Birmingham Central Library brings books to life with live recitals
Friday 23 March 2012
On entering a library you expect to see books – but do you expect them to be alive? Living, breathing books, side-by-side with the paper variety, waiting to be read?
Just such flesh-and-blood literary works will be found at the Birmingham Central Library next month in the UK premiere of Time Has Fallen Asleep in the Afternoon Sunshine – an innovative performance work conceived and directed by former ballerina Mette Edvardsen. And the "Living Books" themselves are in fact a group of seven performers (five of whom are non-professionals recruited from the local community), each of whom have committed a book to memory. Edvardsen believes that the identification forged between performer and book during the process of memorisation is so fundamental that that the performer "becomes" the book. "Local Living Book" Philip Holyman agrees. He is currently 50 minutes into learning J G Ballard's Crash and says that the book "needs to be something which is with you all the time".
Visitors to the library who choose a Living Book will – in the parlance of the performance work – "read" a one-on-one half-hour recitation. The concept has been inspired by Ray Bradbury's classic novel, Fahrenheit 451 (from which the enigmatic title of the project is a quotation), about a dystopian future world in which books are outlawed and memorised in an attempt to preserve them.
And how do you direct a book? As little as possible, according to Edvardsen, who wants to keep the experience as close as possible to that of reading by oneself.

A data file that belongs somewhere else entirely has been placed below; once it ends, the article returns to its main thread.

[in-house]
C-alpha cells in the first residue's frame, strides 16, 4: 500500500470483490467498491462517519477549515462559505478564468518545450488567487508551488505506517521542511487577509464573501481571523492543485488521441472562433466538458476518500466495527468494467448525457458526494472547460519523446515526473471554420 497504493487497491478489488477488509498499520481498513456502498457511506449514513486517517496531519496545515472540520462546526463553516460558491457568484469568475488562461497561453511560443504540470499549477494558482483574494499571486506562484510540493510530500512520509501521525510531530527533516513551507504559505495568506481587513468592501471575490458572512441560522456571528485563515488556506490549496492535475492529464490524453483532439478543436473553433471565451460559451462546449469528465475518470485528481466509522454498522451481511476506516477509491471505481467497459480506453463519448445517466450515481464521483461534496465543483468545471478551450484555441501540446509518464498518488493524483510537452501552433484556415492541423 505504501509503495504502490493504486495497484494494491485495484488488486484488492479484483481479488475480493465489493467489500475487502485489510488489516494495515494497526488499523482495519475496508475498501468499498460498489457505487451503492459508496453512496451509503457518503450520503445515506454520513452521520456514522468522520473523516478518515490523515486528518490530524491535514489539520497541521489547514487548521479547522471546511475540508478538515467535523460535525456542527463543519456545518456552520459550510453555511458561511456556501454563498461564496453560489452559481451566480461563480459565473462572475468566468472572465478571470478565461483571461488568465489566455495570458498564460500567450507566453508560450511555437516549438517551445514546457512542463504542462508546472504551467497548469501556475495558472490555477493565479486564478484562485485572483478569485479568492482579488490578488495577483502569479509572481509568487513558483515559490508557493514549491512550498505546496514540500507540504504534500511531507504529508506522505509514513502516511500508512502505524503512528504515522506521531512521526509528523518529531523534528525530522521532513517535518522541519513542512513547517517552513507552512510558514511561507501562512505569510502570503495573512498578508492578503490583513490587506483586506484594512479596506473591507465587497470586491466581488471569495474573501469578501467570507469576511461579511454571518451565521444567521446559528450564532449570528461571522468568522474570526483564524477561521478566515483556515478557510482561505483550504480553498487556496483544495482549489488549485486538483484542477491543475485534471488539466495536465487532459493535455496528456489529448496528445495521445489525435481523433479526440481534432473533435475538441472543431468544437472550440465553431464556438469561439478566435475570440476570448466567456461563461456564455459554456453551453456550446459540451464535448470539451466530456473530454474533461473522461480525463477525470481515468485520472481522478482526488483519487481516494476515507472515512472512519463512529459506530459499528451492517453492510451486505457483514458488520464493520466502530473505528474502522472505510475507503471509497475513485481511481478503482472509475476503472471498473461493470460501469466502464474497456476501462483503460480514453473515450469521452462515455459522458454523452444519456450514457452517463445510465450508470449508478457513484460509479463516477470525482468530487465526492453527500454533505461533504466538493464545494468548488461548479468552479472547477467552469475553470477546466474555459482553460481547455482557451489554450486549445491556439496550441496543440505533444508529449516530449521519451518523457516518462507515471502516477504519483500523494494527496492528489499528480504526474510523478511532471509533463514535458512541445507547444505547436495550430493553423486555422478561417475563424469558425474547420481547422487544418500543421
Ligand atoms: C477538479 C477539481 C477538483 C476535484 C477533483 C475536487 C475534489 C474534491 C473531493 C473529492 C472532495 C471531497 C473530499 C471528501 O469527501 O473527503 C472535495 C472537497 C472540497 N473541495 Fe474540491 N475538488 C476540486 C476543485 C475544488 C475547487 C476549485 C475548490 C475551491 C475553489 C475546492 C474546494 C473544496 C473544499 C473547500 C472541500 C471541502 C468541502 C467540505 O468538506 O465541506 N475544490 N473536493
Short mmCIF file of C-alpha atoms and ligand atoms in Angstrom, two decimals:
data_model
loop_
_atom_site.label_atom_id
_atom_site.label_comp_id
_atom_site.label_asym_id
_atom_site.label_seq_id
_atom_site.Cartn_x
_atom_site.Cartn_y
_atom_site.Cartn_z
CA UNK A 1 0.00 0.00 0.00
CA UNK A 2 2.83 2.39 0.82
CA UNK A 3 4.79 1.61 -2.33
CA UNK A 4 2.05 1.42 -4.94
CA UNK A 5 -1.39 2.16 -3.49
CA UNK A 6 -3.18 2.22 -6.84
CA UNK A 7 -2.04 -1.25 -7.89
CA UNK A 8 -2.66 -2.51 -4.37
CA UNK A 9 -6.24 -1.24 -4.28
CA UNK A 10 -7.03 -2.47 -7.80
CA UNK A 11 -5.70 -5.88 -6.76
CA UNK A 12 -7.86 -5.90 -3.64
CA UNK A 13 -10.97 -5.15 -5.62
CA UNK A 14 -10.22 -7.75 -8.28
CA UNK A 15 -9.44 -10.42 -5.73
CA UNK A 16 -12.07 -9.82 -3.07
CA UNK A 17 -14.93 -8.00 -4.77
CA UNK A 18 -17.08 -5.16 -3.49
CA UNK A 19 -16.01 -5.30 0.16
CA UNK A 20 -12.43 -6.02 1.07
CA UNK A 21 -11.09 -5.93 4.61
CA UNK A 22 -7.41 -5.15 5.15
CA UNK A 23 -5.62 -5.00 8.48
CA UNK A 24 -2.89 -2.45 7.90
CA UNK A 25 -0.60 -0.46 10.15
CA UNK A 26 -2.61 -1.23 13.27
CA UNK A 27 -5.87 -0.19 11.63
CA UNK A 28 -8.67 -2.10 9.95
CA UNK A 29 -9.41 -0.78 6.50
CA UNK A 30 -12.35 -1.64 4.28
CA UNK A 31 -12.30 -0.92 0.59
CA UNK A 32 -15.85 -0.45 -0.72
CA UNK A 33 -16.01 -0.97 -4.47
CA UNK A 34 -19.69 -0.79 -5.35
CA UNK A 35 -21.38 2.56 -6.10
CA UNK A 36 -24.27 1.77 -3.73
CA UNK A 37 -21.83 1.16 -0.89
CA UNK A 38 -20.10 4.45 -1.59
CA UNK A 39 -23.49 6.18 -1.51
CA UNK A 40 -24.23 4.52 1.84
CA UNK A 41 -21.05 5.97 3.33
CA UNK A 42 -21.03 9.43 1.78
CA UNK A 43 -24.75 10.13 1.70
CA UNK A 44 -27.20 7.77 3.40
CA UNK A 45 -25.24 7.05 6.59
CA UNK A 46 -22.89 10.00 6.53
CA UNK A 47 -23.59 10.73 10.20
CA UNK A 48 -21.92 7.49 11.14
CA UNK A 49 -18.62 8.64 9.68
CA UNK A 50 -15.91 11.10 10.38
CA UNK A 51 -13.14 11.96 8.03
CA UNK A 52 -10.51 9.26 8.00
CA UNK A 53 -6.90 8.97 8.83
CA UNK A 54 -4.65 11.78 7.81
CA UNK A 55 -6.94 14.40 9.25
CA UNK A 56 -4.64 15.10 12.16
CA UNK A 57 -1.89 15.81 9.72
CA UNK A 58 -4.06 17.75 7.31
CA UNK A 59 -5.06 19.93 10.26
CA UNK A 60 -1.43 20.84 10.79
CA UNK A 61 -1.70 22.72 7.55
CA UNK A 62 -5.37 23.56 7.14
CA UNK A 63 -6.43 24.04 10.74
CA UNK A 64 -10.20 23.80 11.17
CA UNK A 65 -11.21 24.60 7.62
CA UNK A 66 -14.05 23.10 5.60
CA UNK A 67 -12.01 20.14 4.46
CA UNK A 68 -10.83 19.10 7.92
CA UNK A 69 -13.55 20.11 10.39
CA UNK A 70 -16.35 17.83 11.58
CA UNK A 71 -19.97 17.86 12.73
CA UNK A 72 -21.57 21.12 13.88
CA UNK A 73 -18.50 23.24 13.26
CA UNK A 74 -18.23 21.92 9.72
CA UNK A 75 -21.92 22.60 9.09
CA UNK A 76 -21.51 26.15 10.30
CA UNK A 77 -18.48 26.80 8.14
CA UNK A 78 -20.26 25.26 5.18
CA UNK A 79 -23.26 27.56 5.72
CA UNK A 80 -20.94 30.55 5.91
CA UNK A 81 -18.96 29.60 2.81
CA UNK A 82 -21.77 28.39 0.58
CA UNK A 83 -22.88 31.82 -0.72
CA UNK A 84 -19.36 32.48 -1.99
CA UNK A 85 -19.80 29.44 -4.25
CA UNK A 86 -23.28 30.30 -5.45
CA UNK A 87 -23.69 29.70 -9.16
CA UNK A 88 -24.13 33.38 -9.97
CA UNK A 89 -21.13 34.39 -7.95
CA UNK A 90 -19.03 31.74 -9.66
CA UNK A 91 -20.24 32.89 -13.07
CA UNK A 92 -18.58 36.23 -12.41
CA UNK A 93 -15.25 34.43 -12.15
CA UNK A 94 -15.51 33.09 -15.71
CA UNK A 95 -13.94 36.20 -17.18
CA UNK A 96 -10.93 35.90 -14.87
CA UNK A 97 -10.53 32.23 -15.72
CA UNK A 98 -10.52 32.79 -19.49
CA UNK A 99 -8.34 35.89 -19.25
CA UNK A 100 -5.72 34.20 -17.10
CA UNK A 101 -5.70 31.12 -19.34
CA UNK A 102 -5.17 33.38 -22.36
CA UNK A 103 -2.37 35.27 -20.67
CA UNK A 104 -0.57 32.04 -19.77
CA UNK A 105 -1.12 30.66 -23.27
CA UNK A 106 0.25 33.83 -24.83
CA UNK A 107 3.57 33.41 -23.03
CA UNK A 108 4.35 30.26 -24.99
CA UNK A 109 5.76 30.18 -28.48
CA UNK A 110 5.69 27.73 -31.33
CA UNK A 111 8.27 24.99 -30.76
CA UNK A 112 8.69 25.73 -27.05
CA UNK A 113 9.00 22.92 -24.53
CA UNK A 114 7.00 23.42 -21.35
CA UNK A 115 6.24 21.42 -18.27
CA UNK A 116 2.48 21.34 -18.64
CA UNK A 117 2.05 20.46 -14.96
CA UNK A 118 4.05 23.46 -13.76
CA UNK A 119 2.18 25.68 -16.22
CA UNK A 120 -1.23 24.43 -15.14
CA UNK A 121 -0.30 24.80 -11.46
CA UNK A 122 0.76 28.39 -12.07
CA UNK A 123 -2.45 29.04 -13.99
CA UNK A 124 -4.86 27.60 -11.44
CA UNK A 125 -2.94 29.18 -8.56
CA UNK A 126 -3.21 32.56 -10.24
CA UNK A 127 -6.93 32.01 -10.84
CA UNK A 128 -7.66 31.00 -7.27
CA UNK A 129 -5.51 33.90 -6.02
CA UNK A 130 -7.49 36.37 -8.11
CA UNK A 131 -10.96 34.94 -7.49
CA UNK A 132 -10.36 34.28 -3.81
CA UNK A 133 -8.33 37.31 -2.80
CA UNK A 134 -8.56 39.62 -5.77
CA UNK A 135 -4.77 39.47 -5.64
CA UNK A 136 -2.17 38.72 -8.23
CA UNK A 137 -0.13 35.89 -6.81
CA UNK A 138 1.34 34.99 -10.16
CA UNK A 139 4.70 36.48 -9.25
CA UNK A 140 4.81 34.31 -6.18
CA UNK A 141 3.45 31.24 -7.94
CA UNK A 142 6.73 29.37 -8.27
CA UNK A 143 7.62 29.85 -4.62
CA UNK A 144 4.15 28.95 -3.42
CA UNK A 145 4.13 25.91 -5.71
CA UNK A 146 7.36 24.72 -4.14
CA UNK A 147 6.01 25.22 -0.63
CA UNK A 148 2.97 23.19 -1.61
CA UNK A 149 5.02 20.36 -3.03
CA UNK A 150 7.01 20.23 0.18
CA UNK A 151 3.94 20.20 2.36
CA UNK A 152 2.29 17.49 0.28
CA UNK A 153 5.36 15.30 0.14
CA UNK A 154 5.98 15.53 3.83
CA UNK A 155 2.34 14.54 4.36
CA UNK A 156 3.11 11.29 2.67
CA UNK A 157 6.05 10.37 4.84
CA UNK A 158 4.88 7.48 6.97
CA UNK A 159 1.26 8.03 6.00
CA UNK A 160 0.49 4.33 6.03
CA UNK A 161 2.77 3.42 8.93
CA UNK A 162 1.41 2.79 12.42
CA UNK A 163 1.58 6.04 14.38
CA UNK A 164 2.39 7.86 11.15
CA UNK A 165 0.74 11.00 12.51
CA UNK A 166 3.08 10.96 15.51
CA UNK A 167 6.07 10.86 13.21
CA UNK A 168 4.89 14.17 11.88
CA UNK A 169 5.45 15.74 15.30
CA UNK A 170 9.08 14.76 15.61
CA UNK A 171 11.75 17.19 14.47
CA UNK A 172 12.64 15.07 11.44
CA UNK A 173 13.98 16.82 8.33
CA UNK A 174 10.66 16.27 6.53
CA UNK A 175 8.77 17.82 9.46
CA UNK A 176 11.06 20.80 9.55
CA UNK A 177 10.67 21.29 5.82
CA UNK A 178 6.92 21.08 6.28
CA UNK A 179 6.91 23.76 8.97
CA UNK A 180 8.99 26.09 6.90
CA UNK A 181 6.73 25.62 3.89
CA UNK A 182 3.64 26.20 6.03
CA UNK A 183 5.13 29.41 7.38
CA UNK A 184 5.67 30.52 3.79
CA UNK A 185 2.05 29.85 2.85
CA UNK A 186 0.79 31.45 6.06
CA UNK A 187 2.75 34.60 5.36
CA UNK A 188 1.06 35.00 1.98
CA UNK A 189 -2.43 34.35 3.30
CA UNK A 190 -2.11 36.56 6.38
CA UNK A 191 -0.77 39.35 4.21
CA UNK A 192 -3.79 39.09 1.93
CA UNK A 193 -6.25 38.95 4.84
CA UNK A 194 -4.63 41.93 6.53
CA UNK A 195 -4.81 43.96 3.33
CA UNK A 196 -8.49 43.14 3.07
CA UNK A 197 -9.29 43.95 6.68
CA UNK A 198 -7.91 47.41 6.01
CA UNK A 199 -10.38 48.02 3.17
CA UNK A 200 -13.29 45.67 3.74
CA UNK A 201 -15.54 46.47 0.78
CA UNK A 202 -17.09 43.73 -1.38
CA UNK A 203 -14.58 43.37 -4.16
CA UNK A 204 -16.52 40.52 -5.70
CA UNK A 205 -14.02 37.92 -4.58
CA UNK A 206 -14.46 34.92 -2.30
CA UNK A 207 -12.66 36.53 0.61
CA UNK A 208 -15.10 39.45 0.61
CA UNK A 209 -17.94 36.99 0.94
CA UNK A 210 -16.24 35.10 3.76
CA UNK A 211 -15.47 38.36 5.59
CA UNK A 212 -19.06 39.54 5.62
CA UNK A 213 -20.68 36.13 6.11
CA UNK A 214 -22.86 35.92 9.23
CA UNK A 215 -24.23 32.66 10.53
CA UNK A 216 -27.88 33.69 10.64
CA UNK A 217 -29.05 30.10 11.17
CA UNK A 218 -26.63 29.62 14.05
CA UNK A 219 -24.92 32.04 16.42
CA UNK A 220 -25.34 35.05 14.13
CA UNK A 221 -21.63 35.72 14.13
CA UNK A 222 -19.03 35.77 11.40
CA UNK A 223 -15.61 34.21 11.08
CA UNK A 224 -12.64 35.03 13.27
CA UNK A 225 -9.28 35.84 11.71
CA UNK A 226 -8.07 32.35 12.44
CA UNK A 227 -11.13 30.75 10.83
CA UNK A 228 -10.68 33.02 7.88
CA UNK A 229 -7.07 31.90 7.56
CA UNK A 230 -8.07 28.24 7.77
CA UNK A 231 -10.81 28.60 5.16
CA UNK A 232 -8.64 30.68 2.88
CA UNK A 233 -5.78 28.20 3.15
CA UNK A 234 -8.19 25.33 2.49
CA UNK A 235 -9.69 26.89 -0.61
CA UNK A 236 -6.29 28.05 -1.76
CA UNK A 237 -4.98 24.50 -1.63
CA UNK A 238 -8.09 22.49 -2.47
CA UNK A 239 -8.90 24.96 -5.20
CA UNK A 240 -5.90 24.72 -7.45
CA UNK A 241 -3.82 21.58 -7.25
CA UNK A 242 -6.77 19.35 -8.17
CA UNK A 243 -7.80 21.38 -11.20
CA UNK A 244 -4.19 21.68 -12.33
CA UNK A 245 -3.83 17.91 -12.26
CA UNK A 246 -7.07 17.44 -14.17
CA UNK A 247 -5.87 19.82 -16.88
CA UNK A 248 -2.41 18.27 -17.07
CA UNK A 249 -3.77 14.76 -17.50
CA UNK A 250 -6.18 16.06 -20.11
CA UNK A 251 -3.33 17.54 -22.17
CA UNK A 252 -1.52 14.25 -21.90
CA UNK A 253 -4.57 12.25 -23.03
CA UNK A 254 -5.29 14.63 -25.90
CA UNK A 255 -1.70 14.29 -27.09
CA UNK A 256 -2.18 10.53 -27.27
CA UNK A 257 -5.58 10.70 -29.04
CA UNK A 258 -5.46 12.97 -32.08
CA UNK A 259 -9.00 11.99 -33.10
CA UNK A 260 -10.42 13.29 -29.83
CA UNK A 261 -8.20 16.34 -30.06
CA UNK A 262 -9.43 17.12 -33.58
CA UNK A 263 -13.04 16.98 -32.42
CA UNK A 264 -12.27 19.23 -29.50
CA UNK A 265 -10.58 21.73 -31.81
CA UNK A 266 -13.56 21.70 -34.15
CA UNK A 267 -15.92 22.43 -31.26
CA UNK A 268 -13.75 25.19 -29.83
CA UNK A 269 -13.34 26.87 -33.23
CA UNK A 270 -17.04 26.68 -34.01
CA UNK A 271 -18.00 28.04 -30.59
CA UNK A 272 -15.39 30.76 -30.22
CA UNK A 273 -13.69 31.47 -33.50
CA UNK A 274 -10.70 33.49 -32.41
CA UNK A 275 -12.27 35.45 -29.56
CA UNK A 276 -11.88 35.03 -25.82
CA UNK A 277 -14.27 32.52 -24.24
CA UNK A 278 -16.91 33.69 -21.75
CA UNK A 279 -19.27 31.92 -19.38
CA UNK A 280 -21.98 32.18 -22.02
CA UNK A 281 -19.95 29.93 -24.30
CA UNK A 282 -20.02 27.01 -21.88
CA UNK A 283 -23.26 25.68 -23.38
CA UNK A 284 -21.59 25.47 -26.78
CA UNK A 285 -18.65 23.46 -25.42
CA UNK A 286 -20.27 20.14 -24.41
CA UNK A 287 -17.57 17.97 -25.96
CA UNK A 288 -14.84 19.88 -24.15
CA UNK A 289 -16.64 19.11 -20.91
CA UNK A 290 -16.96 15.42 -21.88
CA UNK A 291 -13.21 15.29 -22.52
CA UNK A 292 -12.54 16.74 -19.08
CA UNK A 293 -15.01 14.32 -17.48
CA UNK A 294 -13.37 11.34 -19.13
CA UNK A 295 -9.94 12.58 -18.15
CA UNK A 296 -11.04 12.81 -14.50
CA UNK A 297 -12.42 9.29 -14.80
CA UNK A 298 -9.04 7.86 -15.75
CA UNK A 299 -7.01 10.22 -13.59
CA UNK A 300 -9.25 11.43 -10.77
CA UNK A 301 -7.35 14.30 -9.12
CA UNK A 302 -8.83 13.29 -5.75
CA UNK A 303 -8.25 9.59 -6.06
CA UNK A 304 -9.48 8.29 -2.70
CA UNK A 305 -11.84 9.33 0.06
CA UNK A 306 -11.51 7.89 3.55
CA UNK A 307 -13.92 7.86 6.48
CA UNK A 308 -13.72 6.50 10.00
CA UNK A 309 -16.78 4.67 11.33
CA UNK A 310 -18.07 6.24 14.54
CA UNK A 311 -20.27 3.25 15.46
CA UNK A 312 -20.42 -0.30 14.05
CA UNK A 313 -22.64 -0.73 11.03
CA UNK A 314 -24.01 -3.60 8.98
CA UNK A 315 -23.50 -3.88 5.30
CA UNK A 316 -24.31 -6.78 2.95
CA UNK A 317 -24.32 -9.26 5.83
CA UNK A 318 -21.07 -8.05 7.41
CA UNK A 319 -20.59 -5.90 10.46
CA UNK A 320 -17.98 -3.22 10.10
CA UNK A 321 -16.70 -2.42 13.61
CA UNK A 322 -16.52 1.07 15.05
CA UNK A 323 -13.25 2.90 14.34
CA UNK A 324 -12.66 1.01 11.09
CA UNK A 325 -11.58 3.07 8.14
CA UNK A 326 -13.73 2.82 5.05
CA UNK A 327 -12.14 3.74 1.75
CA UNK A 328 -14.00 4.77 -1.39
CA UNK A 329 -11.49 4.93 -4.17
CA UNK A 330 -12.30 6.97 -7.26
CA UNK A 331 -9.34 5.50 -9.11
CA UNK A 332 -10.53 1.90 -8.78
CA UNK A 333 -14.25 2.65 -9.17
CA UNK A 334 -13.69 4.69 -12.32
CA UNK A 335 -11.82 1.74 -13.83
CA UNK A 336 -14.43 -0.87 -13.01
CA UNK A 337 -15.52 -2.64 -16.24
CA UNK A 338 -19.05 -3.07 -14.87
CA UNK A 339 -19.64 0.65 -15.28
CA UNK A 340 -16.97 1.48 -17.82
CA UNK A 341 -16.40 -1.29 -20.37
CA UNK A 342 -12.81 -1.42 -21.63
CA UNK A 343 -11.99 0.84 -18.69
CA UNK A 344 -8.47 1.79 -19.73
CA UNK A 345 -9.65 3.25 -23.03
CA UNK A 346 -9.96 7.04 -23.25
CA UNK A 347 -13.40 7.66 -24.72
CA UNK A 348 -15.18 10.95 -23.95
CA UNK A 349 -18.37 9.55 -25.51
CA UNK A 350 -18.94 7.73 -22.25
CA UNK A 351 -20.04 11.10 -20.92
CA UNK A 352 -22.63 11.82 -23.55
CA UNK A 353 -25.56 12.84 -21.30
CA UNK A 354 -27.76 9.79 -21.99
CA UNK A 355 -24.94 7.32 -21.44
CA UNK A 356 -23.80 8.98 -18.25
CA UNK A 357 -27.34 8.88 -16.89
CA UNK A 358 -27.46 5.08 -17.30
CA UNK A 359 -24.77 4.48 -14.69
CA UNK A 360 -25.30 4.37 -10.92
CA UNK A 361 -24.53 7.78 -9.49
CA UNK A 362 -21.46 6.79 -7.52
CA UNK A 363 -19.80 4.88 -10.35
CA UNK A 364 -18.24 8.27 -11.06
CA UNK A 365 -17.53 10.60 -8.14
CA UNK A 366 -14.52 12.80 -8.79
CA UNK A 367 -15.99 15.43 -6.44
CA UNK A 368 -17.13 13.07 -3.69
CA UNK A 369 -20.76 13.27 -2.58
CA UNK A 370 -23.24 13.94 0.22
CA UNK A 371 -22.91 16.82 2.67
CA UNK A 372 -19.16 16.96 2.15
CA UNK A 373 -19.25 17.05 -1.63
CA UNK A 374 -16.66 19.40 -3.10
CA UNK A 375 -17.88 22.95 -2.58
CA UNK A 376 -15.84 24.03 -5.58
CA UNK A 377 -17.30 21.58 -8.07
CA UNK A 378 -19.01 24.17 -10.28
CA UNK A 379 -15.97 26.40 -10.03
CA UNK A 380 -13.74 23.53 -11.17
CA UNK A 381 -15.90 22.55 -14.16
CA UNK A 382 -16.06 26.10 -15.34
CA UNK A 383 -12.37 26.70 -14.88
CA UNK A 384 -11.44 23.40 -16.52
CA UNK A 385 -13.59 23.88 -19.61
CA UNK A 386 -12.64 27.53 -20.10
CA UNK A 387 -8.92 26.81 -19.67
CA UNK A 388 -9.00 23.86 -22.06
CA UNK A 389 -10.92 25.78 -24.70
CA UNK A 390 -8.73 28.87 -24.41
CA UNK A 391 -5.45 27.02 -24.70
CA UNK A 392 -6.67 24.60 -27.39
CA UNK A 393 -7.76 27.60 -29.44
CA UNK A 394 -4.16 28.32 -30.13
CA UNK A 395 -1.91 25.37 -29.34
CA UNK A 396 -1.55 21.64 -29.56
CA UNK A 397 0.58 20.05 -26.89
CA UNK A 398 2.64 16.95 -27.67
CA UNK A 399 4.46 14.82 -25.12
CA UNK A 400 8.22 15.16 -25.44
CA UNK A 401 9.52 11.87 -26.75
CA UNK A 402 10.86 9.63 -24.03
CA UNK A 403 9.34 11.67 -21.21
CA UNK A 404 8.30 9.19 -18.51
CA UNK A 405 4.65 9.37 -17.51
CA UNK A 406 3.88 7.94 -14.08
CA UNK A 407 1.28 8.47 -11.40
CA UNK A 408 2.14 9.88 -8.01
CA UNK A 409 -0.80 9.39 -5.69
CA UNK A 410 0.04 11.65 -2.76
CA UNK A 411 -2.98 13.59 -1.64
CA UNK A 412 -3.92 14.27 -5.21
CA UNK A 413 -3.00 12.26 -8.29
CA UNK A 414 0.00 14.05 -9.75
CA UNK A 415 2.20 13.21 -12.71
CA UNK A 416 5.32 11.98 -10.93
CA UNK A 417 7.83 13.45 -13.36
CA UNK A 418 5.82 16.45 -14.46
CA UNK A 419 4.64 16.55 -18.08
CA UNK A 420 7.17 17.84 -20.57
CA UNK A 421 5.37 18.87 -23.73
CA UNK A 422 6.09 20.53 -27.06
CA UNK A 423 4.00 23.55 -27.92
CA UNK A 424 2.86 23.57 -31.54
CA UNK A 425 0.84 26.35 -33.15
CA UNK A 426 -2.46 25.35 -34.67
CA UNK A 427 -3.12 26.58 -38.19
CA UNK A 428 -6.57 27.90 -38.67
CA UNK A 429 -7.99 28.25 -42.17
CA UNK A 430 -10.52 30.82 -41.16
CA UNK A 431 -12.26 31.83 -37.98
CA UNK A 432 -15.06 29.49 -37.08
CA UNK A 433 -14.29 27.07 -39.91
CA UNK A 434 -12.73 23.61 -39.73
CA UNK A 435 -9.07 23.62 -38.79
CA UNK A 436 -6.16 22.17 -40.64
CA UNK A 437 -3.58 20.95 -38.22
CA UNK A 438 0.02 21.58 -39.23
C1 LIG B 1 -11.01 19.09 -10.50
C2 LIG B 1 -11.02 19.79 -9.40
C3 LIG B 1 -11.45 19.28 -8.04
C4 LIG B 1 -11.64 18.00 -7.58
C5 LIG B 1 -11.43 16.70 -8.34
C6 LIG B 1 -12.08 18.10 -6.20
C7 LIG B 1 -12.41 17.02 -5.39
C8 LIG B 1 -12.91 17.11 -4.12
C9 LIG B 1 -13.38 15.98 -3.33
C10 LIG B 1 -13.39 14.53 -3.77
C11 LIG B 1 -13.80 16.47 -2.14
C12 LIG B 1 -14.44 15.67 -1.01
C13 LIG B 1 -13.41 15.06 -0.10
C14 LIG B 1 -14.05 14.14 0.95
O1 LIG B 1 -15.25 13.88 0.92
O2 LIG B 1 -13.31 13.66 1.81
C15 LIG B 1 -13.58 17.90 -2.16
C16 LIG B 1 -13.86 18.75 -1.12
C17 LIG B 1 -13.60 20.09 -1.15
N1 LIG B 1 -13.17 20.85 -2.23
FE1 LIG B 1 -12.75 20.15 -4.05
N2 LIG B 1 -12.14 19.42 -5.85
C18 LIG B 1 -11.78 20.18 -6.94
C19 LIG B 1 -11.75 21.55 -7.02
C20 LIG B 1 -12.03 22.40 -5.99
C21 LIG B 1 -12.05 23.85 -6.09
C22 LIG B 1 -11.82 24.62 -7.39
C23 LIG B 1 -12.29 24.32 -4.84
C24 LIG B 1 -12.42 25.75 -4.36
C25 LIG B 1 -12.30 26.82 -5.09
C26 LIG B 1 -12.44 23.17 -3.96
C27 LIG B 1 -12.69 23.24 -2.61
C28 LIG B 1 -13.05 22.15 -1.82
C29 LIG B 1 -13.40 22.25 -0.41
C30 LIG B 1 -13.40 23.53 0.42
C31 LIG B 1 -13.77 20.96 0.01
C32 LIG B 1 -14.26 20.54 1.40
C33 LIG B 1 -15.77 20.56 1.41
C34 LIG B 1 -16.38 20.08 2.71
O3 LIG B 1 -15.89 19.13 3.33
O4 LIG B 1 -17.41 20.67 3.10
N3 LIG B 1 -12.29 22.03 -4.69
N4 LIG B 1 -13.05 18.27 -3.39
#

'Time Has Fallen Asleep in the Afternoon Sunshine' at the Birmingham Central Library (0121 236 4455), 30 March to 7 April (www.birmingham-rep.co.uk)
To mark Tolstoy's 186th birthdaybooks
Arts & Ents blogs
- 1 Lego breaks out of the toy box and heads for the gallery
- 2 A bottle of wine a day is not bad for you and abstaining is worse than drinking, scientist claims
- 3 Piers Morgan attempts to save the Union by promising to go back to the US if Scotland votes 'No' to independence
- 4 Tyler, The Creator says having new U2 album automatically downloaded on his iPhone was 'like waking up with herpes'
- 5 Grandmas keep accidentally tagging themselves as Grandmaster Flash on Facebook
Lauren Bacall's last ever performance on Family Guy airs in UK tonight
Fifty Shades of Grey movie: New picture of Anastasia Steele unveiled
X Factor 2014 review: Simon Cowell and Cheryl Cole clashed over Rouge Kiss
Lego breaks out of the toy box and heads for the gallery
Doctor Who, Listen, review: Possibly Steven Moffat's most terrifying episode
Daniele Watts: Django Unchained actress detained by Los Angeles police after being mistaken for a prostitute
George Galloway on Scottish independence: The political class is doing what Hitler couldn’t – destroying Britain
Scottish independence: Nationalist leader Jim Sillars threatens pro-union companies with 'day of reckoning' after independence
Scottish independence: Yes campaign feels the heat as Alex Salmond's NHS claims come under furious attack
Scottish independence: Britain faces 'constitutional crisis' at next election
£23m Birmingham cycle scheme is attacked by Tory councillor for not catering to the elderly